Posted on Fri, Oct. 01, 2010
last updated: March 15, 2013 11:58:09 AM
WASHINGTON — It took Sen. Lisa Murkowski five attempts to pass the Alaska Bar Exam, a piece of her biography that's gone unreported until now, when she faces a long-shot write-in bid for another term in her Senate seat.
Murkowski, who graduated in 1985 from Willamette University's College of Law in Oregon, wasn't admitted to the Alaska Bar until November 1987. She flunked the exam in July 1985, February 1986, July 1986 and again in February 1987. She passed on her fifth try in July 1987.
Murkowski said that although her failures on the exam aren't something she talks about regularly, she's never hidden them. It's an example of how she "stayed in there," Murkowski said, "and I did not quit."
She said that each time she took the test, she had trouble in particular with the standardized, multiple-choice portion of the exam. After her fourth failure, she and a friend who also struggled with it went to Portland, Ore., to take a preparatory course. During the course, they learned strategies for successfully tackling the standardized portion.
Murkowski returned to Alaska and passed the bar exam. She was so impressed with the company that offered the prep course, PMBR, that for several years afterward she was its representative in Alaska.
"After I made it successfully through, I said, 'nobody should have to go through what I did.'" Murkowski said. "And so, for, I don't know how many years I did it, I would tutor students."
She also signed up as a tutor to other students who had failed the exam. Many were like Murkowski, experiencing their first failure after a lifetime of academic success.
They needed to "work through the psychology of taking on a very difficult exam," she said, including persuading themselves to give it another try. To this day, Murkowski said she still occasionally runs into other lawyers who she tutored, and they thank her for helping them through a rough patch in their own lives.
"I want people to understand to what that episode in my life allowed me to do," she said.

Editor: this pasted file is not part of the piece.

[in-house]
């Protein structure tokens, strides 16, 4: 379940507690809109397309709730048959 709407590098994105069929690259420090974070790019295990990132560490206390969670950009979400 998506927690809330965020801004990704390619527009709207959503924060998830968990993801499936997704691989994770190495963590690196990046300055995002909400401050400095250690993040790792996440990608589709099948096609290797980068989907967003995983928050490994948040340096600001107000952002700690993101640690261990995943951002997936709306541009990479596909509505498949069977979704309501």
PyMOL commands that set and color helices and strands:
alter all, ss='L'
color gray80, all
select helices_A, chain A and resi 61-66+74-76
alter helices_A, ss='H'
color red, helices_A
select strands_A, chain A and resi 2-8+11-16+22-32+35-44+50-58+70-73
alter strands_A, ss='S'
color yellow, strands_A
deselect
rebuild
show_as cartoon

Murkowski last month launched an unprecedented write-in bid for U.S. senator after losing to Joe Miller in the Republican primary. Since then, she, Miller and Democrat Scott McAdams have been under additional scrutiny for their voting records, their platforms and their personal lives.
Much of that scrutiny has been of Miller, who unlike the others in the race, has never held elected office. McAdams, a former school board member, is the mayor of Sitka.
Miller's campaign complained reporters hadn't examined his opponents' lives as closely as they had his, and suggested looking at the gap in time between Murkowski's law school graduation and her admission to the state bar.
After she passed the bar exam, Murkowski worked from 1987 to 1989 as an attorney in the Anchorage District Court Clerk's office. She was in private practice from 1989 to 1998, when she won a state House seat. She served in the Alaska Legislature until her 2002 appointment to the U.S. Senate, and then was re-elected to a six-year Senate term in 2004.
Miller — the other lawyer in the race — is a 1995 graduate of Yale's law school. He took the Alaska bar exam once, passing it in July 1995. He was admitted to practice law in Alaska in November 1995.
Generally, about two-thirds of people taking the exam passed it in the years Murkowski failed it. In July 1985 and February 1986, 69 percent passed; 62 percent passed in July 1986, and 74 percent in February 1987. The year she passed it, 63 percent of exam-takers aced it.